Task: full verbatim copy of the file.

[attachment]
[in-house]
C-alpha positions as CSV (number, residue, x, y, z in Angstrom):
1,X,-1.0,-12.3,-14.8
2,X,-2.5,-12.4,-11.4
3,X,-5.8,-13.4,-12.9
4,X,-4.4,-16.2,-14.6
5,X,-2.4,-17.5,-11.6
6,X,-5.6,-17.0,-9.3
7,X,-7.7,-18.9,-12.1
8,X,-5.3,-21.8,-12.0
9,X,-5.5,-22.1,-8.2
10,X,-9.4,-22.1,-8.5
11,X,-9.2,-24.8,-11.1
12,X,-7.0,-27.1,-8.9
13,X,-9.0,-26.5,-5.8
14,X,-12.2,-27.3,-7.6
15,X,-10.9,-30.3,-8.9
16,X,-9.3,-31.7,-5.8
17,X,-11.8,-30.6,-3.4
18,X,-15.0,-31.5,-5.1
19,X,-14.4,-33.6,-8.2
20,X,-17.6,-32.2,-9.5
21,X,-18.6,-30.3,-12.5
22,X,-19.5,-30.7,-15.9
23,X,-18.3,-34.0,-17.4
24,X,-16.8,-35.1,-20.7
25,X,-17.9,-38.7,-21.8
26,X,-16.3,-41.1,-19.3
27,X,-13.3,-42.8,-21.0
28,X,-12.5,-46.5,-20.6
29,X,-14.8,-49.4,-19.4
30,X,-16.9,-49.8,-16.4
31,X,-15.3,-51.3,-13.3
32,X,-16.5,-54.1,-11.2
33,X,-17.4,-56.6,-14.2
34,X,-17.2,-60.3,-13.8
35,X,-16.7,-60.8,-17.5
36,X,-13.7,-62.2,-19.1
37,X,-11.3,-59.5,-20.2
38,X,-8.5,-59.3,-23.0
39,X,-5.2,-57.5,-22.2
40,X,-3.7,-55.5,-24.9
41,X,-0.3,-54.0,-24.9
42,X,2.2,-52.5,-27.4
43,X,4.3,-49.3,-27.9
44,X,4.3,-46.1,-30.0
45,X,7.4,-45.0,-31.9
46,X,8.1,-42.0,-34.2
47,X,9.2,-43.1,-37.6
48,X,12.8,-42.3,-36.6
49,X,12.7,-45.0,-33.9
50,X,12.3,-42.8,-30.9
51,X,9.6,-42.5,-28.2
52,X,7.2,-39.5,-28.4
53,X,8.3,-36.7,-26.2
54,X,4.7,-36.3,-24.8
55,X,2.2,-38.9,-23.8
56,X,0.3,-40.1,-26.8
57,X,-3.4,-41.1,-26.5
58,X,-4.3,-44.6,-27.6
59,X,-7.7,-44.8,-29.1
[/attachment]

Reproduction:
[in-house]
C-alpha positions as CSV (number, residue, x, y, z in Angstrom):
1,X,-1.0,-12.3,-14.8
2,X,-2.5,-12.4,-11.4
3,X,-5.8,-13.4,-12.9
4,X,-4.4,-16.2,-14.6
5,X,-2.4,-17.5,-11.6
6,X,-5.6,-17.0,-9.3
7,X,-7.7,-18.9,-12.1
8,X,-5.3,-21.8,-12.0
9,X,-5.5,-22.1,-8.2
10,X,-9.4,-22.1,-8.5
11,X,-9.2,-24.8,-11.1
12,X,-7.0,-27.1,-8.9
13,X,-9.0,-26.5,-5.8
14,X,-12.2,-27.3,-7.6
15,X,-10.9,-30.3,-8.9
16,X,-9.3,-31.7,-5.8
17,X,-11.8,-30.6,-3.4
18,X,-15.0,-31.5,-5.1
19,X,-14.4,-33.6,-8.2
20,X,-17.6,-32.2,-9.5
21,X,-18.6,-30.3,-12.5
22,X,-19.5,-30.7,-15.9
23,X,-18.3,-34.0,-17.4
24,X,-16.8,-35.1,-20.7
25,X,-17.9,-38.7,-21.8
26,X,-16.3,-41.1,-19.3
27,X,-13.3,-42.8,-21.0
28,X,-12.5,-46.5,-20.6
29,X,-14.8,-49.4,-19.4
30,X,-16.9,-49.8,-16.4
31,X,-15.3,-51.3,-13.3
32,X,-16.5,-54.1,-11.2
33,X,-17.4,-56.6,-14.2
34,X,-17.2,-60.3,-13.8
35,X,-16.7,-60.8,-17.5
36,X,-13.7,-62.2,-19.1
37,X,-11.3,-59.5,-20.2
38,X,-8.5,-59.3,-23.0
39,X,-5.2,-57.5,-22.2
40,X,-3.7,-55.5,-24.9
41,X,-0.3,-54.0,-24.9
42,X,2.2,-52.5,-27.4
43,X,4.3,-49.3,-27.9
44,X,4.3,-46.1,-30.0
45,X,7.4,-45.0,-31.9
46,X,8.1,-42.0,-34.2
47,X,9.2,-43.1,-37.6
48,X,12.8,-42.3,-36.6
49,X,12.7,-45.0,-33.9
50,X,12.3,-42.8,-30.9
51,X,9.6,-42.5,-28.2
52,X,7.2,-39.5,-28.4
53,X,8.3,-36.7,-26.2
54,X,4.7,-36.3,-24.8
55,X,2.2,-38.9,-23.8
56,X,0.3,-40.1,-26.8
57,X,-3.4,-41.1,-26.5
58,X,-4.3,-44.6,-27.6
59,X,-7.7,-44.8,-29.1